We aim to provide accurate, fair, and consistent grading on all assignments. We have a series of internal checks designed to help us do this, such as having multiple staff members review rubrics, pre-grading, and, to borrow nomenclature from the voting security literature, a “risk-limiting audit” of sorts to check that rubrics were applied consistently across all handins.
However, we’re only human—and given that we grade 15000+ question and code items across all students throughout the semester, at least some grading mistake is bound to happen every now and then. Thus, we provide the following regrade process detailed below.
But first! We collected statistics on regrade requests in Spring 2020, and determined that of 222 regraded items submitted during the semester, only 35 of them resulted in any grade changes (either an increase or decrease in points), and, of those 35, a total of zero regrade requests changed someone's final grade. The TL;DR here is—the regrades very rarely have an impact on your final letter grade.
Here’s how to request a regrade:
Wait—there is a mandatory waiting period of 24 hours after grades are released before you can submit a regrade, and regrades must be submitted within 7 days of the assignment grades being released.
After the waiting period has passed, submit a regrade request on Gradescope on the assignment using the “Request Regrade” button under the item that you wish to contest. (We won’t consider regrade requests that aren’t issued through Gradescope, and, in general, we won’t discuss anything grading-related outside of Gradescope—i.e. we won’t consider regrades discussed at office hours, over email, etc.)
In your regrade request, include rationale as to why you think you need a regrade. Reasons that we’ll consider generally fall into one of the following categories:
- A rubric item should have been marked on your answer but wasn’t.
- A rubric item that shouldn’t have been marked on your answer was marked on it.
- A rubric item should have existed that would have changed the grade of your answer, or a rubric item was incorrect.
- Your handin was misformatted and, as a result, things that should have been picked up by the autograder were not.
You should also know that:
- We can only give you points for what’s in your handin. In other words, any additional, material information in your regrade that would have changed the meaning of your answer (i.e. to clarify or reframe your answer) will not be considered in the regrade process. This also means that if your answer is confusing or unclear, we may not be able to give you credit for your answer even if your intent was to say something else—this is why we have a large emphasis on precise, effective communication in the writeups.
- We won’t consider regrades related to point values or weighting (i.e. disputing how many points rubric items were worth, how many points were taken off, etc.). The rationale for this is that a primary aim in grading is consistency, so that all students are treated the same. For this reason, we are unlikely to adjust the score of individual students on an issue of partial credit if the score allocated is consistent with the grading policy we adopted for that problem.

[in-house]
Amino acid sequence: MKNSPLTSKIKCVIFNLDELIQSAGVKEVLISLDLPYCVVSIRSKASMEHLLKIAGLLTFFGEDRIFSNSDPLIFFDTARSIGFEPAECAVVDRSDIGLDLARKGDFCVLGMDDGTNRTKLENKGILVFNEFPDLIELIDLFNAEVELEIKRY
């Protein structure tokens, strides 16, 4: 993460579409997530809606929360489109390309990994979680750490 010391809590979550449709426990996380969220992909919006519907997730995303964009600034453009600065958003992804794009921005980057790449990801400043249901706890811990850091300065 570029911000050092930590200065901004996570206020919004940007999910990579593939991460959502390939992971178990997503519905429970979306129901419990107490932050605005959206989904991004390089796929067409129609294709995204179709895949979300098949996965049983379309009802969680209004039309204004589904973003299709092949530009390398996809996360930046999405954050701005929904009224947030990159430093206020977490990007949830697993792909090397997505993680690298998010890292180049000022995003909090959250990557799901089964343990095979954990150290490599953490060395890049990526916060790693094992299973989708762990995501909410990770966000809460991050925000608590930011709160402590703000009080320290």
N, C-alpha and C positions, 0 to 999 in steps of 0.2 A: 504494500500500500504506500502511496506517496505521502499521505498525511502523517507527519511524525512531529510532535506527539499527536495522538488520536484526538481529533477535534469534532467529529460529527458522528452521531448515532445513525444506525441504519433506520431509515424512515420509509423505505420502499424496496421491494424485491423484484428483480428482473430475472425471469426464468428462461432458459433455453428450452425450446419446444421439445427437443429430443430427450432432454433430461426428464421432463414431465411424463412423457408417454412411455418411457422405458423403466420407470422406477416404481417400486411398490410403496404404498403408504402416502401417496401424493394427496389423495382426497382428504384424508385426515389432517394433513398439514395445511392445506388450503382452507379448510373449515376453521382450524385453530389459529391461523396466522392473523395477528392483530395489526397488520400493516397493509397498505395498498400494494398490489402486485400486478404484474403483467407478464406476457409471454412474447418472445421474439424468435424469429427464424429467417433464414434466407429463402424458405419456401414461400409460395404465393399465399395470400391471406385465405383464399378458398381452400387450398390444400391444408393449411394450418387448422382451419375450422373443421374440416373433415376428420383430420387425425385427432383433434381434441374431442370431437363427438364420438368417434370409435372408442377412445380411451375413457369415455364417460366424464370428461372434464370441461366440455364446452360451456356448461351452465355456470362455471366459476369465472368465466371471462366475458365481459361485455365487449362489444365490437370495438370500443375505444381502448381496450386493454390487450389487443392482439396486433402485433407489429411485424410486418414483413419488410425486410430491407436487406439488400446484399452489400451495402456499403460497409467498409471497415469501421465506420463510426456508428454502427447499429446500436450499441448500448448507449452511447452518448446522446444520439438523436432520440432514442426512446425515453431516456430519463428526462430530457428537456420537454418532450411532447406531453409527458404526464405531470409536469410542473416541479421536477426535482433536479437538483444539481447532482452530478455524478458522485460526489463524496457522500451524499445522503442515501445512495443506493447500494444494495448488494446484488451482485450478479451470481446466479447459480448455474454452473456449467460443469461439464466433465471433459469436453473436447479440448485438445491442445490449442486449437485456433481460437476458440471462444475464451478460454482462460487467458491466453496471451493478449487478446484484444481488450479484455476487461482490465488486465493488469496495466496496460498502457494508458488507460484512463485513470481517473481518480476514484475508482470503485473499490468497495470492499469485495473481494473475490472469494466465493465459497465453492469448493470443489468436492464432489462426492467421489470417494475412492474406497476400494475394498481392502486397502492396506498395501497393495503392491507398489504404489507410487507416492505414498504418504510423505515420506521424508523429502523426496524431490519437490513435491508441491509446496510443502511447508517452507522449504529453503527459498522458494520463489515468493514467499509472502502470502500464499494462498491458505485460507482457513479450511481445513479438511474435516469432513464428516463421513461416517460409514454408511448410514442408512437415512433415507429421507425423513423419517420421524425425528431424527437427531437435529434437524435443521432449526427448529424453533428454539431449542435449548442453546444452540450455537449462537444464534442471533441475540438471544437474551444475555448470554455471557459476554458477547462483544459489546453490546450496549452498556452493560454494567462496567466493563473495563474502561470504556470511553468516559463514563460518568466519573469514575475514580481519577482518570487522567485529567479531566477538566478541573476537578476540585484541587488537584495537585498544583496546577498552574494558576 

- Regrades may cause your grade to go up or down. We make mistakes in both the positive and negative direction, so the regrade process may cause your grade to decrease if we notice other errors in the grading of your handin. On some problems where subquestions are dependent on other questions, your regrader may regrade the entire problem, which can cause point adjustments on all parts of the problem. On midterms, regrades may cause the entire exam to be regraded.
- Extraneous information is also evaluated. Even if your answer is mostly correct, you can still lose points if it is accompanied by incorrect information or irrelevant information. To get full credit, you must demonstrate the ability to write clearly and concisely by pulling out the relevant info and excluding irrelevant info.
Regrade requests may not be looked at until the end of the semester, and only if they will make a material change in the letter grade. (We generally try to look at all of the regrades on a problem at once so we can make sure we’re grading everyone consistently, and we have to prioritize other course responsibilities over the regrade process given that regrades generally don’t have any impact on one’s grade.) Also, we keep track of the number of regrades submitted by each student throughout the semester. Since regrades are looked at more closely than normal grades, we use the number of regrades as a measure of the “accuracy” of a student’s overall grade in the final grade calculation, which can impact how borderline cases are determined.
Appeals and Escalations
If you disagree with the outcome of a regrade, you are welcome to appeal to the HTAs by sending an email to the HTA list. If you disagree with that regrade, you can appeal to the instructor, who has the final say on the matter.